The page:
“We often find, upon a thorough review, that our expedients, while they have for a time seemed to produce very valuable results, have in fact corrected one evil by creating or enhancing another. We have borrowed from Peter to pay Paul.” -Frederick Law Olmsted, A Journey through the Back Country
It is, I think, for the reason of epistemic modesty that even the most virtue-inclined of us quaver at the prospect of discussing the great atrocities of the past: slavery, genocide, mass murder. We want to believe that our modern values are correct, neither too cruel nor too enabling. But the best counterargument to our new and improved morality is a simple wave at the vast cohort of people throughout history who similarly believed themselves to be right while upholding principles we have since decided are unthinkable.
The conventional defenses of these grave affronts to human decency all ring the same. James Henry Hammond, governor of South Carolina during legalized slavery, claimed, “It is by the existence of slavery, exempting so large a portion of our citizens from labor, that we have leisure for intellectual pursuits.” Historian Tony Judt reports that in war zone surveys of German nationals during World War II, a majority of the population claimed that the killing of Jews and other non-Aryan peoples was “necessary for the security of Germans.”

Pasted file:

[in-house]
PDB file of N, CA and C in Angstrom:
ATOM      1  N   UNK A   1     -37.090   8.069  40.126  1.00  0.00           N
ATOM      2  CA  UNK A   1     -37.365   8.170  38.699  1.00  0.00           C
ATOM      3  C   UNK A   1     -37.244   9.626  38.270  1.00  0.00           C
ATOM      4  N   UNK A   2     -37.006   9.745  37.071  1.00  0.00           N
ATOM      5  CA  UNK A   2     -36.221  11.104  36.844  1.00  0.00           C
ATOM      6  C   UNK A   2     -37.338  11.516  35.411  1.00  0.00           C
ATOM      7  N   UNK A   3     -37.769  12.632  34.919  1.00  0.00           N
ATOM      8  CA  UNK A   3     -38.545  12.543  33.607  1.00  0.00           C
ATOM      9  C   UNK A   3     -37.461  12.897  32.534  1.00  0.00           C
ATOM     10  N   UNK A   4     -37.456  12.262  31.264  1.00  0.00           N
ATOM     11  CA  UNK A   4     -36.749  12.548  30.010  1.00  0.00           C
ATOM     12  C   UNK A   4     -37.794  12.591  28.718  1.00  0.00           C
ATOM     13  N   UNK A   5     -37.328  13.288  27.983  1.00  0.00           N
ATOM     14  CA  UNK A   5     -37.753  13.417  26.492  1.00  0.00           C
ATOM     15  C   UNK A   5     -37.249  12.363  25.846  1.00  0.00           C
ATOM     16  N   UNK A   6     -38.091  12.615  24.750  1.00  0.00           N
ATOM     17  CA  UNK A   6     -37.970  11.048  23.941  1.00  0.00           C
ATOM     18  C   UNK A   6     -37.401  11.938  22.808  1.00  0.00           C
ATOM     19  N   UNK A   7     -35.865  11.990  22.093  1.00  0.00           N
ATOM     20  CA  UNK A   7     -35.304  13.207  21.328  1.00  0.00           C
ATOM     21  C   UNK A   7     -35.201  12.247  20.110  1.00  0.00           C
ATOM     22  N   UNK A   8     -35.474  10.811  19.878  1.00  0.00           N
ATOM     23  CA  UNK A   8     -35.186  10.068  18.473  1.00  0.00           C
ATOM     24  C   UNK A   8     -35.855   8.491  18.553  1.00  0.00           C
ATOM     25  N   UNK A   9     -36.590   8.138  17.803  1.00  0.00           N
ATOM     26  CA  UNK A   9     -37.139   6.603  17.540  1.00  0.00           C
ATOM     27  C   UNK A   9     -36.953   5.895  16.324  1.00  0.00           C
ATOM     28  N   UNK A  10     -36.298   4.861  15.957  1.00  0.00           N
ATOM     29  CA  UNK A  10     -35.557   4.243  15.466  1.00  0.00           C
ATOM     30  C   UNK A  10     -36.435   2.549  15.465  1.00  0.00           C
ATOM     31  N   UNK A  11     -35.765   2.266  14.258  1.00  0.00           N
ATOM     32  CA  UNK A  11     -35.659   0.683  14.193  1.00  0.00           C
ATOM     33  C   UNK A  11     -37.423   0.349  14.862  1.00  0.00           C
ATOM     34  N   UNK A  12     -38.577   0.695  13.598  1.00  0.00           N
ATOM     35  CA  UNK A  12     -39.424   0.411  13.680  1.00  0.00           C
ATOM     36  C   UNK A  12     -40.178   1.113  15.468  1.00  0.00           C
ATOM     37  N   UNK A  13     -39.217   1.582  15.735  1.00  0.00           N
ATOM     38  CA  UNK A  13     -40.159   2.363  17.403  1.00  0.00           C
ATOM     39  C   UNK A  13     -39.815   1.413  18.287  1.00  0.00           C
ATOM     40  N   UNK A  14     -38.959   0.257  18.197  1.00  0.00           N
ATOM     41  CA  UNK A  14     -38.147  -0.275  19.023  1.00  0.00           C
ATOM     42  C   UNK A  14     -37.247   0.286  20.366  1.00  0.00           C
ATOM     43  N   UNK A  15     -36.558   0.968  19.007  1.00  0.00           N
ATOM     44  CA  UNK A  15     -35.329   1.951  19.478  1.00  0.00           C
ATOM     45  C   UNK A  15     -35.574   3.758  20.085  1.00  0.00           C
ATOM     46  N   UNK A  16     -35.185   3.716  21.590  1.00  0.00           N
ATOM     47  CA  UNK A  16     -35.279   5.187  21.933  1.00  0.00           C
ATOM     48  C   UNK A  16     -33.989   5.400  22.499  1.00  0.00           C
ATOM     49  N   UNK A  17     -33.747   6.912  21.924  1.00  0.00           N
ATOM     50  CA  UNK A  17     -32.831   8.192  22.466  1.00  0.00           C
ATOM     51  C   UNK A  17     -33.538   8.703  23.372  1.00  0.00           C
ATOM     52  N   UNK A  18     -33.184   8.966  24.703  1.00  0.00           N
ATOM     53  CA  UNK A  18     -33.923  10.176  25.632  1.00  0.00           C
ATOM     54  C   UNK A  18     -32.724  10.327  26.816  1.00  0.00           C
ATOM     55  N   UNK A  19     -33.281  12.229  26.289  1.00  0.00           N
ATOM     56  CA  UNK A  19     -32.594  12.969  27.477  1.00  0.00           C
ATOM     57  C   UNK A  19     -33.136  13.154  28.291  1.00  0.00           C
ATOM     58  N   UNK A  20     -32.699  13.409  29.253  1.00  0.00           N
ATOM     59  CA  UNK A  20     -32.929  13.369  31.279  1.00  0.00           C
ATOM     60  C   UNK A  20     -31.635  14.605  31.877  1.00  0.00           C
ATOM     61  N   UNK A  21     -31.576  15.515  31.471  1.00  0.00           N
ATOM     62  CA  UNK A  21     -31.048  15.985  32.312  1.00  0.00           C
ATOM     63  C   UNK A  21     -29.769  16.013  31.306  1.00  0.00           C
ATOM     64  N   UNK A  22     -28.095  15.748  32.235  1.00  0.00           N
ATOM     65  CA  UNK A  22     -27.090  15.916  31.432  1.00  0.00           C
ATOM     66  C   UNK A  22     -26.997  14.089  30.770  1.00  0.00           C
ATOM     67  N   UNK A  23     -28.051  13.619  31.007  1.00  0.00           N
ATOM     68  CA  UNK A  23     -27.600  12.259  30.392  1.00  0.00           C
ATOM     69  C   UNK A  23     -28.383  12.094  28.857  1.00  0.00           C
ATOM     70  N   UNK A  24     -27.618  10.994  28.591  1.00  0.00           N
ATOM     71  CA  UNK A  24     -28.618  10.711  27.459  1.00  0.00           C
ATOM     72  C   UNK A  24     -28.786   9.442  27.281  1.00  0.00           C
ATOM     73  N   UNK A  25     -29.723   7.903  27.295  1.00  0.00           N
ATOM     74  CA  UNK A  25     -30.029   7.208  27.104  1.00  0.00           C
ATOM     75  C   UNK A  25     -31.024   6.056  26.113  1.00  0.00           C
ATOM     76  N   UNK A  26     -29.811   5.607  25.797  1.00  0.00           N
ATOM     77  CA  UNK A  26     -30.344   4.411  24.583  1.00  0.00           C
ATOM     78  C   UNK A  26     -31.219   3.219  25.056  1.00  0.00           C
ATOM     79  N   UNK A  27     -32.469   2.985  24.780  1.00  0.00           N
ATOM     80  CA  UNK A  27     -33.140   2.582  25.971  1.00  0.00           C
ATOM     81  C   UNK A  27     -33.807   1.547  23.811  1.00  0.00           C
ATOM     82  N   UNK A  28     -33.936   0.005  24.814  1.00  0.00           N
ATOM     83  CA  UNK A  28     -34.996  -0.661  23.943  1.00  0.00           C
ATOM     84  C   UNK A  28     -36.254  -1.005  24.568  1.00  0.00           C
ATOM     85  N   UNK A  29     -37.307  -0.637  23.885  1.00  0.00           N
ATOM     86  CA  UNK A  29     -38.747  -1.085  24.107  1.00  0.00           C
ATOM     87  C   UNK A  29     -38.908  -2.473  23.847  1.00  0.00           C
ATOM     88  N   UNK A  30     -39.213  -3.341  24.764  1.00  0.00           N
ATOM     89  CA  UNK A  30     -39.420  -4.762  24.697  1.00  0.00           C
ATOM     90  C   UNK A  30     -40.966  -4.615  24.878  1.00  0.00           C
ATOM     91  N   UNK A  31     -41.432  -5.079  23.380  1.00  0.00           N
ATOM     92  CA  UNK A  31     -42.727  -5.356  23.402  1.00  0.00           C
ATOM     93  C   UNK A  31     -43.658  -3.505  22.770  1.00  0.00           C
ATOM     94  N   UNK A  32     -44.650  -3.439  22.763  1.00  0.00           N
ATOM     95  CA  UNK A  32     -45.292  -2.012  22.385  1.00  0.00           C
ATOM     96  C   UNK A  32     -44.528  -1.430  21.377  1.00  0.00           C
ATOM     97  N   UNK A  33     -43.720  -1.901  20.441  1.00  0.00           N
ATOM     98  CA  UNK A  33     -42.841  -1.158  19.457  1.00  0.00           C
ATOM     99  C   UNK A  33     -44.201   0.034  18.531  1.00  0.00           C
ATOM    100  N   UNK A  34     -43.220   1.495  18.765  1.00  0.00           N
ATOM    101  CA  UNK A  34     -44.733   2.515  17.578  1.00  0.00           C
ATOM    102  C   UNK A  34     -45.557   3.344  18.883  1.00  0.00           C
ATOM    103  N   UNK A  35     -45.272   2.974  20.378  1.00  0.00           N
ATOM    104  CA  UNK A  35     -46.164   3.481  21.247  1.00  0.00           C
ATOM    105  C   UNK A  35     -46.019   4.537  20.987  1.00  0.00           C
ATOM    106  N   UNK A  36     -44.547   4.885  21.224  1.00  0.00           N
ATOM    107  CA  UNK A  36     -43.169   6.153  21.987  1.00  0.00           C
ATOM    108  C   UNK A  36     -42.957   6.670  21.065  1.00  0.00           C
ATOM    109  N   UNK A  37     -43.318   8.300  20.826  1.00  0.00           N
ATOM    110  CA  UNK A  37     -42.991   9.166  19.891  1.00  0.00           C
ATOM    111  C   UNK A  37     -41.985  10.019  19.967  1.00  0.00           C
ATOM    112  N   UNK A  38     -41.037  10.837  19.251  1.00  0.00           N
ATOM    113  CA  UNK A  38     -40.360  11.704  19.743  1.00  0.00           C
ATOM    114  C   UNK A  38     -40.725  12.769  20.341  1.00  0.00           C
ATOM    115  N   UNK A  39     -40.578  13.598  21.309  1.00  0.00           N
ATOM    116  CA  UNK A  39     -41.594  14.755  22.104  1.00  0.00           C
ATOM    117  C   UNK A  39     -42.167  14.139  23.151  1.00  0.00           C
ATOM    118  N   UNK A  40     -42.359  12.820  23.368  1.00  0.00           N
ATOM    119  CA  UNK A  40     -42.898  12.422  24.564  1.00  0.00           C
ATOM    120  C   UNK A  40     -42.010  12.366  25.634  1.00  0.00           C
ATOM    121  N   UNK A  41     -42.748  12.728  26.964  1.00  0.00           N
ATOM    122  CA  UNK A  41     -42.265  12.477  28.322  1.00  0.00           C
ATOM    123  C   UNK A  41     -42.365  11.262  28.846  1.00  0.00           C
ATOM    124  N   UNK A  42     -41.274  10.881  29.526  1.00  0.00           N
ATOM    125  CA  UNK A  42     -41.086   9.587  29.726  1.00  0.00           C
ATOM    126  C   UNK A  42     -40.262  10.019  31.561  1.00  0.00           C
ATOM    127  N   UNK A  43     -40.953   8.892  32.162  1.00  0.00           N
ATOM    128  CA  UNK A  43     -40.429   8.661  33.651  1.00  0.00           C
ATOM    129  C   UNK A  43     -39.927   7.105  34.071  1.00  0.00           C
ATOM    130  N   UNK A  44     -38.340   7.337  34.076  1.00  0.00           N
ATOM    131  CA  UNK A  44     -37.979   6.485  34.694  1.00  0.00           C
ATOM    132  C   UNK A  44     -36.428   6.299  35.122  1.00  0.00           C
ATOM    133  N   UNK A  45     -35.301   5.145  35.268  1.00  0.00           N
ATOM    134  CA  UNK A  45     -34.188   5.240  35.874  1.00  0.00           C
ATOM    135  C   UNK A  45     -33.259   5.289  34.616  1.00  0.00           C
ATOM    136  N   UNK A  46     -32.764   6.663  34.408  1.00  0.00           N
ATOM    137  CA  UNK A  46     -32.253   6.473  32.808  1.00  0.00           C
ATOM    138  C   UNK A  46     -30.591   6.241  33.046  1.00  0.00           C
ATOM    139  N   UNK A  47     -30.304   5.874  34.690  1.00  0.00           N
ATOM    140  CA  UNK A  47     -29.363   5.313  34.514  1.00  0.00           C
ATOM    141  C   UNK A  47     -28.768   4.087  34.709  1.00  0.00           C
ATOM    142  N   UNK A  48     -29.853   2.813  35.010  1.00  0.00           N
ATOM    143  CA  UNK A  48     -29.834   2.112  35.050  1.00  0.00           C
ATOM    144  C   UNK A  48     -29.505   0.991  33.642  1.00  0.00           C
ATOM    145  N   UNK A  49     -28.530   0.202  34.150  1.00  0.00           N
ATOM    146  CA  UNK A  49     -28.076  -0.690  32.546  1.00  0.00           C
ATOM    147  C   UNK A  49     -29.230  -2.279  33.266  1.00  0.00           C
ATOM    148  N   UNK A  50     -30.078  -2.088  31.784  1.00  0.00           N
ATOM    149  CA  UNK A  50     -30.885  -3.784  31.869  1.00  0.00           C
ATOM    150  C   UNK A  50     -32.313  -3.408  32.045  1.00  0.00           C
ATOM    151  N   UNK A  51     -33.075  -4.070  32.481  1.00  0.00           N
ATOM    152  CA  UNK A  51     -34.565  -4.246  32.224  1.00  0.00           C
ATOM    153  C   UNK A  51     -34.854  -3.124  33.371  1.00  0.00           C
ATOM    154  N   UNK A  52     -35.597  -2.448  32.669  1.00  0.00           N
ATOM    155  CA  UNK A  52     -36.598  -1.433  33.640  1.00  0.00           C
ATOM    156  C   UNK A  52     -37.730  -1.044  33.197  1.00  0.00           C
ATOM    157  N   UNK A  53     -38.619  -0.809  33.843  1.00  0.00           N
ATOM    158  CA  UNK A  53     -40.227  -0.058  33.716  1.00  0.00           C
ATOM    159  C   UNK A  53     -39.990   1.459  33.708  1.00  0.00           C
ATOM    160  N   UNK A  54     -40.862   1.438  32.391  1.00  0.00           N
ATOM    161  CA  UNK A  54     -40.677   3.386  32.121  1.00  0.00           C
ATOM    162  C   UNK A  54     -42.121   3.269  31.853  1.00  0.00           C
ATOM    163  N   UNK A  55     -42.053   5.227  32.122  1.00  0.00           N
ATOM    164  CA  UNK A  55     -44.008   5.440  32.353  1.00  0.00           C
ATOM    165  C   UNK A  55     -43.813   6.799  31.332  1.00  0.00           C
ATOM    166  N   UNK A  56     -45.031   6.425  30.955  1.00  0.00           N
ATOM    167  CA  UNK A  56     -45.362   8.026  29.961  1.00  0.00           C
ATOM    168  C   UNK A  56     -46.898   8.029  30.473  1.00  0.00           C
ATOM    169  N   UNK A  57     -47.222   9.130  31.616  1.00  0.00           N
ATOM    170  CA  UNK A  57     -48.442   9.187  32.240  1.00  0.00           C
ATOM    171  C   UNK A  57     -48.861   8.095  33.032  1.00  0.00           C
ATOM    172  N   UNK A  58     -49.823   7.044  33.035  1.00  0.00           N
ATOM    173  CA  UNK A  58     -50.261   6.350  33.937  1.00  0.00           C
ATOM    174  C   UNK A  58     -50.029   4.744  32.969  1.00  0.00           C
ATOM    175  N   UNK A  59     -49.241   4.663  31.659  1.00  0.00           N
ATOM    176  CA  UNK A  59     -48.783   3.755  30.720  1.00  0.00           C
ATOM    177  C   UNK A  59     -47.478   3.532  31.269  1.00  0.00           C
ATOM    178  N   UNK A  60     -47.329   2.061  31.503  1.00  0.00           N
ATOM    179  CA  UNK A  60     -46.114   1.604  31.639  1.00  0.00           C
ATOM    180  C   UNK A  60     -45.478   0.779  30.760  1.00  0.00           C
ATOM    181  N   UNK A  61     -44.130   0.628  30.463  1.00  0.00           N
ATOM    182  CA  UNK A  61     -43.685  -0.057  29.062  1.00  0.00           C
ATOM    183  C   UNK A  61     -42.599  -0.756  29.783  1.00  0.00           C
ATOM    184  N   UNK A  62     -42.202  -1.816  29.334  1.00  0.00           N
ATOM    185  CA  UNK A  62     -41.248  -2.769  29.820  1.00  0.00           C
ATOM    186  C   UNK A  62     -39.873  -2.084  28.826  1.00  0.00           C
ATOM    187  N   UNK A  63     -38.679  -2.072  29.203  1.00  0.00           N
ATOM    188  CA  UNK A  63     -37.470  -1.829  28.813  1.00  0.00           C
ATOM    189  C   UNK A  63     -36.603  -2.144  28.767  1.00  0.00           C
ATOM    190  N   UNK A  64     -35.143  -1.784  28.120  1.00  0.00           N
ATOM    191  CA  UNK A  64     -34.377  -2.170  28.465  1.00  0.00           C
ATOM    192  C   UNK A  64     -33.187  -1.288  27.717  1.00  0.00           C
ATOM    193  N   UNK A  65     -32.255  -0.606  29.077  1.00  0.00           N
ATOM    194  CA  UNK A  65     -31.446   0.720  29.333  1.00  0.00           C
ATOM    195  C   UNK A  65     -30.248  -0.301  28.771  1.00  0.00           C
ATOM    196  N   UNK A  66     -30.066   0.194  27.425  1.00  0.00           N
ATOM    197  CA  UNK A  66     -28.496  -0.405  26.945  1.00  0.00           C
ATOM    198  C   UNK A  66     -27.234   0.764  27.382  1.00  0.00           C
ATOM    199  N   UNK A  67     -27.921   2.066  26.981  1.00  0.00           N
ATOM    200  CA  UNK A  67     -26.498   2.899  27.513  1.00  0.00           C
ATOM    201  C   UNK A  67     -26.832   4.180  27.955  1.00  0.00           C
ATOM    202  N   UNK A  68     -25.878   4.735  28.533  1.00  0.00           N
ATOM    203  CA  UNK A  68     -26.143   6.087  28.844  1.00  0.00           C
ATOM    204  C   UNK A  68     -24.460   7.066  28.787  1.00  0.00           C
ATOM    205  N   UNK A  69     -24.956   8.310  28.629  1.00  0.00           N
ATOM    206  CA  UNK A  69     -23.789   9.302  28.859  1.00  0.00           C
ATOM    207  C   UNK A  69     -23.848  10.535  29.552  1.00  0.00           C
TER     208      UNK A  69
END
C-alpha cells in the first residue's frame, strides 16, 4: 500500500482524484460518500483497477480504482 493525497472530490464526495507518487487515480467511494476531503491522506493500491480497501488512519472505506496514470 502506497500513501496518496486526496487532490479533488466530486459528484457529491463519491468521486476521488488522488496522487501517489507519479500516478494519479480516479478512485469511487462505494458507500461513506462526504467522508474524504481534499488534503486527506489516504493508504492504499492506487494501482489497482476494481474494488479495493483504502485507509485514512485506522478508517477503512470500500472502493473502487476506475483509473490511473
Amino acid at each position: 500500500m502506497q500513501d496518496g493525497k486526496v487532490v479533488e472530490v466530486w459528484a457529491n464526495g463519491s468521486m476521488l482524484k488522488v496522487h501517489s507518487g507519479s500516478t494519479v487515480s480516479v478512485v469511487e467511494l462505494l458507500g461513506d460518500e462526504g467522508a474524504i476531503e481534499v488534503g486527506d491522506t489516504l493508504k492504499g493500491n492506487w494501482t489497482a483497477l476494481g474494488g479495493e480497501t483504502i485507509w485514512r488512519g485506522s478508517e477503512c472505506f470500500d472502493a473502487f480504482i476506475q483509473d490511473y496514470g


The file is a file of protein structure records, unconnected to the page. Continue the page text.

The idea that citizen nationals turned a blind eye to the evils of slavery and genocide is a myth. Indeed, they recognized the shattering and sundry sufferings of their fellowmen as not only manifest, but instrumental to their own fulfillment. As Olmsted succinctly surmises, “We have borrowed from Peter to pay Paul.” In this case, the Pauls that the participants paid were themselves and their cultures, and the Peters were very unfortunate indeed.
So why, then, when I encountered the Olmsted quote above, did I think first not of atrocities but of the type of moral justification I hear daily? I and the people around me are aware of the great quantity of suffering in the world, and at least profess that we want to bring about better circumstances. In so doing, we claim that the reasons we’ve chosen to pursue a university education rather than join up with an international relief organization are ultimately altruistic. We are bettering ourselves, we declare, so that we can be of better help to others someday. But how much do we need to be “improved” before we are ready to go put such improvement to use towards the final end of reducing human suffering? We say of our meta-values that it is virtuous to pursue the kind of world-class education that will permit us to grow in virtue. But is there really nothing immoral about the kind of “virtue development” that tells us to spend four years enjoying the company of friends, languishing in well-furnished dormitories, gorging ourselves on ready-made food? We claim that the time we spend here gives us the direction we need to figure out in what way we can best help the world in the era of specialization. But how long and costly must a cost-benefit analysis be before just taking the plunge and guessing becomes a more effective mechanism?